First off do a complete evaluation. Why did she fall? From a seizure? All the sudden some numbness in a leg and she couldn't stand? Did she slip? What does the scene look like? Why did she fall the previous day? What medications is she on? Diabetic?

Patient is AAO x4? No ETOH on board? Didn't LOC. No numbness or tingling sensation anywhere? Was the pain from the previous fall or from the one present? Any bleeding from the head? Just some pain on the back of the head, nothing on the spine while palping it?
Question is; does the patient want to go to the hospital? If not, have her sign a refusal and tell her to call back if anything changes. Then you're on your way.
No reason to c-spine this patient. You just c-spine cleared her according to my protocols.
 

boingo

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She fell a few days ago and fx several ribs, when was the last time you fell and did that? I would be careful about blowing off the head pain and fall and getting a refusal. She clearly breaks easily, and assuming her last fall was from a standing position I would NOT clear her C spine in the field. This patient should be transported IMHO.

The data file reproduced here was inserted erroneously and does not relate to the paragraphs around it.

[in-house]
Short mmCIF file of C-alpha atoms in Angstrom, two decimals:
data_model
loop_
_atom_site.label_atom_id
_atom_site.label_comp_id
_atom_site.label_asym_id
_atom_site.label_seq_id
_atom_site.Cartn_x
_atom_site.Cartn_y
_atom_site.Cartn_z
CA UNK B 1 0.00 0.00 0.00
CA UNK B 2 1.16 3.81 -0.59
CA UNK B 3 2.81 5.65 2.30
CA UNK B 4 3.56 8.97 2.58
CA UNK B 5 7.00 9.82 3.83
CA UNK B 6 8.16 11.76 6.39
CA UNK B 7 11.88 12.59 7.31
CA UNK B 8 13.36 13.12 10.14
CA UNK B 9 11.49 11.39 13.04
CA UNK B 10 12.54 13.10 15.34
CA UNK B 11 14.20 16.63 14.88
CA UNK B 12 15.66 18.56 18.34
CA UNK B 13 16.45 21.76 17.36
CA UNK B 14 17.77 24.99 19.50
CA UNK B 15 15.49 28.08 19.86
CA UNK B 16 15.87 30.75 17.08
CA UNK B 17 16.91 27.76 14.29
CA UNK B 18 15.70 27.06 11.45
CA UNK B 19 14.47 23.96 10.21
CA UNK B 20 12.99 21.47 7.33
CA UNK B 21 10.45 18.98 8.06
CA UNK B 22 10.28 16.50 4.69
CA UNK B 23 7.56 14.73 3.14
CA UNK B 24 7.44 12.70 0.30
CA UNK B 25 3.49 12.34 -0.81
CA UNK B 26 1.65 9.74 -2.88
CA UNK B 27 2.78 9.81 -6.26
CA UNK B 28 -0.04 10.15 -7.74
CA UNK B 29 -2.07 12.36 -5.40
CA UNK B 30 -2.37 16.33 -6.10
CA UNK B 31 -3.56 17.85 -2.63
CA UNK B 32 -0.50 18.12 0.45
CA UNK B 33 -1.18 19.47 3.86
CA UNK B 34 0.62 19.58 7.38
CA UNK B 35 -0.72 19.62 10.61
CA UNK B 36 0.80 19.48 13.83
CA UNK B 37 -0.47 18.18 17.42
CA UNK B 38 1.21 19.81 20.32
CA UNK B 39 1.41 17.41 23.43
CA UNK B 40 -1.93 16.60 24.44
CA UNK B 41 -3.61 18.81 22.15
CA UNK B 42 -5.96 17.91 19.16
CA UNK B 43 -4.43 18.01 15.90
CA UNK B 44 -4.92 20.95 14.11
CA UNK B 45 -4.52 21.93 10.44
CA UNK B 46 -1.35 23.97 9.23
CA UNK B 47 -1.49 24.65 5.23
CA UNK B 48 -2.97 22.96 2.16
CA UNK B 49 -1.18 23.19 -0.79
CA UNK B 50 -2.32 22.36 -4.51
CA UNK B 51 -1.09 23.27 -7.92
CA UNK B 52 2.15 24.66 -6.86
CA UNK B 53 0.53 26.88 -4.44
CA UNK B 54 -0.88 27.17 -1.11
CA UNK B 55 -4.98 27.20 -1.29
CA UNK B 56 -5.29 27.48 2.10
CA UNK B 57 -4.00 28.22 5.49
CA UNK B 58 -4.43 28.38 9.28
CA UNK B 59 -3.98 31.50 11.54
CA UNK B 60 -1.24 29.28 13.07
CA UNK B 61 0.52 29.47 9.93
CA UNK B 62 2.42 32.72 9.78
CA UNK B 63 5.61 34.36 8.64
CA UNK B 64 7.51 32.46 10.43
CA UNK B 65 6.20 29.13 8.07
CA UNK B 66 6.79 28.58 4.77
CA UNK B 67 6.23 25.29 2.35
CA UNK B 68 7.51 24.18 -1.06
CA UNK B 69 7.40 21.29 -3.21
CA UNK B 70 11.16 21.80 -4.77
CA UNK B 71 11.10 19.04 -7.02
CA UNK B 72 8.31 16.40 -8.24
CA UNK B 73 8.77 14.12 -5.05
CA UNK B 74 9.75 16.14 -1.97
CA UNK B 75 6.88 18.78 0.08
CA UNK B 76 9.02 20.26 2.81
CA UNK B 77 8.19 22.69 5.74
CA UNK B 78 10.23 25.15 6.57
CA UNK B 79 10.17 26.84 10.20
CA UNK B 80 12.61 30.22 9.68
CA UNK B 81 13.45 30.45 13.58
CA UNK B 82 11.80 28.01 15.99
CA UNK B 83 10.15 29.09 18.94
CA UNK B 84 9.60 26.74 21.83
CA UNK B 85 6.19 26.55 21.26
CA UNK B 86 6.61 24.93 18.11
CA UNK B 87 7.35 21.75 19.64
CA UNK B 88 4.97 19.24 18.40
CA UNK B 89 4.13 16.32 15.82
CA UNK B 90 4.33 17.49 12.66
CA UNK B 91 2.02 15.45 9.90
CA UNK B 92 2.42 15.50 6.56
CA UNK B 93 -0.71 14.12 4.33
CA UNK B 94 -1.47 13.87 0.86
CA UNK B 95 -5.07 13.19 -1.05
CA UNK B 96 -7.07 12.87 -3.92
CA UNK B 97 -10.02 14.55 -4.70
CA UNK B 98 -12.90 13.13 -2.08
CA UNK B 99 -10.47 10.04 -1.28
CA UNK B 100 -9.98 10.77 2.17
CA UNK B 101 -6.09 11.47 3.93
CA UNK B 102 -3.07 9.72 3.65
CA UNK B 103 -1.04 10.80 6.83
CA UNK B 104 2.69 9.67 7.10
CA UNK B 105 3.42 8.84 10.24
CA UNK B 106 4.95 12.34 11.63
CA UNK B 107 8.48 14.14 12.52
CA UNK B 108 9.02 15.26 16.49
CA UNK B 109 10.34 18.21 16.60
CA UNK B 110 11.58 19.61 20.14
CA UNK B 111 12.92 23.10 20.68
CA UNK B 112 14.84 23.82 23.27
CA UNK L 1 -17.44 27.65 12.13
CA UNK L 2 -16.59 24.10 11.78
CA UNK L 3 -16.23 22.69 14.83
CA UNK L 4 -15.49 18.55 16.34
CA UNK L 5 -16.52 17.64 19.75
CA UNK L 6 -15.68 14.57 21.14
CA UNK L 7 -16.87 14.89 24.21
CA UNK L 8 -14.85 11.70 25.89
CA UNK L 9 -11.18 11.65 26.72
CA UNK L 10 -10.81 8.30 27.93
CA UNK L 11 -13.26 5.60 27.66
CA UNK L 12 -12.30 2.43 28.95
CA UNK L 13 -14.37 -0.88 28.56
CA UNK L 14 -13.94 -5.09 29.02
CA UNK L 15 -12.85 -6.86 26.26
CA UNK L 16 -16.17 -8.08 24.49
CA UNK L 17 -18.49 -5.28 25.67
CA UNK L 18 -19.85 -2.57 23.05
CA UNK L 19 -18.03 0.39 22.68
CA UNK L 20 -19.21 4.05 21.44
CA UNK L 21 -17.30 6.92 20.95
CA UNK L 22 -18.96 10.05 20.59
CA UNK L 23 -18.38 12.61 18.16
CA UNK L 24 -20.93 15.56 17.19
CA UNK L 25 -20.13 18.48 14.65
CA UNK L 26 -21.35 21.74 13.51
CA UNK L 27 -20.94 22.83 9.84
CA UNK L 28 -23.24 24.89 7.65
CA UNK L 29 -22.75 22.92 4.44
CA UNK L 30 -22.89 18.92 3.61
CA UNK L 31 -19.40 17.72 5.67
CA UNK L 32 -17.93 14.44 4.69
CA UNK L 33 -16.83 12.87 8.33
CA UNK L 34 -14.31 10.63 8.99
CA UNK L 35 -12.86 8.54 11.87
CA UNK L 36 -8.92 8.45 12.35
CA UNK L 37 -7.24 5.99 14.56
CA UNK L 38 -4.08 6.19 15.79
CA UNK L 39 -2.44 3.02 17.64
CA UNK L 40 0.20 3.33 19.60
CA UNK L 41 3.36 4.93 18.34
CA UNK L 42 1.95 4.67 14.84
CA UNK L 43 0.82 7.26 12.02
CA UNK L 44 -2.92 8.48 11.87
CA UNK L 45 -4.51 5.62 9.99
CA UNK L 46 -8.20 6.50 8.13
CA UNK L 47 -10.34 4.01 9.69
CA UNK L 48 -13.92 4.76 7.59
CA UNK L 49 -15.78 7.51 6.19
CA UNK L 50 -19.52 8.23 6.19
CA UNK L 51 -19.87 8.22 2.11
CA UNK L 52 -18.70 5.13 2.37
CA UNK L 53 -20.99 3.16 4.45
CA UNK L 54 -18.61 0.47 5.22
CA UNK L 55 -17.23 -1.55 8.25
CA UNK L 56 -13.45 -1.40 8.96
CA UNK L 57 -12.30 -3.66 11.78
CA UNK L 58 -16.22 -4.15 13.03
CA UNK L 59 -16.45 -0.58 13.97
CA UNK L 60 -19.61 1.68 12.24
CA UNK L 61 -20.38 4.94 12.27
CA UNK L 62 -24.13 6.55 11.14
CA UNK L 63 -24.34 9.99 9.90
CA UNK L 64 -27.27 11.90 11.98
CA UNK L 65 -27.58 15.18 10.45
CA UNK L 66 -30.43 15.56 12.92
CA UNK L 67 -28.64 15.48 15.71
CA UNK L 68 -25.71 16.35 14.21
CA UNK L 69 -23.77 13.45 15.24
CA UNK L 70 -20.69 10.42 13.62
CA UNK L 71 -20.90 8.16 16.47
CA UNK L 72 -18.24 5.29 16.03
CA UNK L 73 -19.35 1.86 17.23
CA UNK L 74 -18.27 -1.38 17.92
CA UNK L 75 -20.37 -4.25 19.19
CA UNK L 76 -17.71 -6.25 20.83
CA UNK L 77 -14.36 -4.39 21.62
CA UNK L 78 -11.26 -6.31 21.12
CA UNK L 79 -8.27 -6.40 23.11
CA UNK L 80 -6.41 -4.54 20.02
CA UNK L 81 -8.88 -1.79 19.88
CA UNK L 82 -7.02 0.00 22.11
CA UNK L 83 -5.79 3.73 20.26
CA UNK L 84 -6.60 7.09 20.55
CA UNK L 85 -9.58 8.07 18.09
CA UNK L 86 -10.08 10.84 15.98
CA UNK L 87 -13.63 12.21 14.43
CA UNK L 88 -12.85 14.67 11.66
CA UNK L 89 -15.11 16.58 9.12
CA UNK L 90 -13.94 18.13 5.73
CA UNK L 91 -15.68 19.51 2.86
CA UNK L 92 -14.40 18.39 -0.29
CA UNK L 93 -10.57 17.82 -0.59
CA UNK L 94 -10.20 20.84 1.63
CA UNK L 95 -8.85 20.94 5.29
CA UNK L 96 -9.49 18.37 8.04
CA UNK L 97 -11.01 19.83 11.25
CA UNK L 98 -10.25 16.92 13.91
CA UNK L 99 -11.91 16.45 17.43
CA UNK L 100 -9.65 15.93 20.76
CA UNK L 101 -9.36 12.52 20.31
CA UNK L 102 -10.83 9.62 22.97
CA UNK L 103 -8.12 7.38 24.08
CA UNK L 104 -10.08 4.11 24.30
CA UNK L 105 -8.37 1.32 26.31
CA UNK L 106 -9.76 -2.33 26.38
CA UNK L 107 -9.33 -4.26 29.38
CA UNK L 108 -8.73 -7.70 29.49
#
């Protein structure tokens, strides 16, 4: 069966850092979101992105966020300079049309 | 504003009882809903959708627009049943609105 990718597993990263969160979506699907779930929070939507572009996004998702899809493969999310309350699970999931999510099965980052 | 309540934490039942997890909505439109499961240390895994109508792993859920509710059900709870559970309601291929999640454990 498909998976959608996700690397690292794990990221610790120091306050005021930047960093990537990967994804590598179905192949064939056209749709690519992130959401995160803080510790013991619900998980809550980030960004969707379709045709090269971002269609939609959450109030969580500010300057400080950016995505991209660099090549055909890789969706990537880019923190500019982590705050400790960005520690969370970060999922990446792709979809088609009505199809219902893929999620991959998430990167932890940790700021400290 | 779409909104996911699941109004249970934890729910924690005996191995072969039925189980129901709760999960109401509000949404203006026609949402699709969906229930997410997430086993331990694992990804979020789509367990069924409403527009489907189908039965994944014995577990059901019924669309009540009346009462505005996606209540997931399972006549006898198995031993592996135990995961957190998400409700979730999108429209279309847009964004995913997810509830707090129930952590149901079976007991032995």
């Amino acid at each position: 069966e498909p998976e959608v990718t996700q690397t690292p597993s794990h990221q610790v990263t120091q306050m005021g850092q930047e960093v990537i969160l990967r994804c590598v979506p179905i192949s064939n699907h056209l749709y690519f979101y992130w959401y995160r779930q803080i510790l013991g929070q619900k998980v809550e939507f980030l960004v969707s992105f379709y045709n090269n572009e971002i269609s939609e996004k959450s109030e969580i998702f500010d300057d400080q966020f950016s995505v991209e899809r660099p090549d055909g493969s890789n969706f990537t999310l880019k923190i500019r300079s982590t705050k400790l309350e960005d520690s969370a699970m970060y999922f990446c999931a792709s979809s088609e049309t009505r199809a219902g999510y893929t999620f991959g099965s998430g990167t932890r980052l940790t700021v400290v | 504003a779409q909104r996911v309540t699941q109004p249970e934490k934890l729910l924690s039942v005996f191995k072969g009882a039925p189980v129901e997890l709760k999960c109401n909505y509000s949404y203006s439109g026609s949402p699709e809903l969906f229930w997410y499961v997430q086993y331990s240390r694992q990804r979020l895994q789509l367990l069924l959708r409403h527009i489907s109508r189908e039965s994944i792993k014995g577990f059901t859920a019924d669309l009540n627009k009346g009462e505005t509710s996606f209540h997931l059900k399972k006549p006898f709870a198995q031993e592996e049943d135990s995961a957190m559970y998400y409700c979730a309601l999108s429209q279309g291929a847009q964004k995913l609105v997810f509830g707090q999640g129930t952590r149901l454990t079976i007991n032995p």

abckidsmom

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Nah Brown would probably leave her at home .... or may consider taking her round to the GP to get a referral to the falls team it sounds like she has fallen twice in the last few days which is concerning.


If you took her to the GP, would you be waiting and bringing her home, too?

ITA with the PCP angle, but I worry about a 70 yo lady with two falls in a week and rib fxs. The infection risk is high, the fall risk is high, and why the sudden change in her mobility? 70 is young-old, not terribly old, and I would be highly suspicious of underlying CVA/TIA or other neuro involvement.

Don't think I'd immobilize her, but I'd probably want her to go to the ER, to have a full workup. Next week's falls can go to the PCP.
 

clibb

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She fell a few days ago and fx several ribs, when was the last time you fell and did that? I would be careful about blowing off the head pain and fall and getting a refusal. She clearly breaks easily, and assuming her last fall was from a standing position I would NOT clear her C spine in the field. This patient should be transported IMHO.